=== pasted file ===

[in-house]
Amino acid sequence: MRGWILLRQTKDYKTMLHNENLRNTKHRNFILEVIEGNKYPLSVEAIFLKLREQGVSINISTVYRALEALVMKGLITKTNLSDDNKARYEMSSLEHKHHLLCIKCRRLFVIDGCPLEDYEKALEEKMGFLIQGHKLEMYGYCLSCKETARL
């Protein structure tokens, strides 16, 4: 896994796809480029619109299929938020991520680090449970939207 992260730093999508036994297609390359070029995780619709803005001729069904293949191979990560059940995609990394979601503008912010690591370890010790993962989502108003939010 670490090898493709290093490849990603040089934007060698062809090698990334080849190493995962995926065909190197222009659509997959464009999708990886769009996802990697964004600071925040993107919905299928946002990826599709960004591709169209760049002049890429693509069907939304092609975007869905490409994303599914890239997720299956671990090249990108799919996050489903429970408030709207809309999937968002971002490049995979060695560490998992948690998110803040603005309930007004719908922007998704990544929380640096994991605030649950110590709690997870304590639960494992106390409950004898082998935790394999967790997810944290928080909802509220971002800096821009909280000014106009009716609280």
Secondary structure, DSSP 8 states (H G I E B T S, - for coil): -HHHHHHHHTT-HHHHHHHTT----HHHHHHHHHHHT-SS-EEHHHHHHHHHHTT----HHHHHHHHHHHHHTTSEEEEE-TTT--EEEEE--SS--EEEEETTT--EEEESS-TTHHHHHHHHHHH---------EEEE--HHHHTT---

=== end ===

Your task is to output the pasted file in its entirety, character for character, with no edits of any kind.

[in-house]
Amino acid sequence: MRGWILLRQTKDYKTMLHNENLRNTKHRNFILEVIEGNKYPLSVEAIFLKLREQGVSINISTVYRALEALVMKGLITKTNLSDDNKARYEMSSLEHKHHLLCIKCRRLFVIDGCPLEDYEKALEEKMGFLIQGHKLEMYGYCLSCKETARL
């Protein structure tokens, strides 16, 4: 896994796809480029619109299929938020991520680090449970939207 992260730093999508036994297609390359070029995780619709803005001729069904293949191979990560059940995609990394979601503008912010690591370890010790993962989502108003939010 670490090898493709290093490849990603040089934007060698062809090698990334080849190493995962995926065909190197222009659509997959464009999708990886769009996802990697964004600071925040993107919905299928946002990826599709960004591709169209760049002049890429693509069907939304092609975007869905490409994303599914890239997720299956671990090249990108799919996050489903429970408030709207809309999937968002971002490049995979060695560490998992948690998110803040603005309930007004719908922007998704990544929380640096994991605030649950110590709690997870304590639960494992106390409950004898082998935790394999967790997810944290928080909802509220971002800096821009909280000014106009009716609280």
Secondary structure, DSSP 8 states (H G I E B T S, - for coil): -HHHHHHHHTT-HHHHHHHTT----HHHHHHHHHHHT-SS-EEHHHHHHHHHHTT----HHHHHHHHHHHHHTTSEEEEE-TTT--EEEEE--SS--EEEEETTT--EEEESS-TTHHHHHHHHHHH---------EEEE--HHHHTT---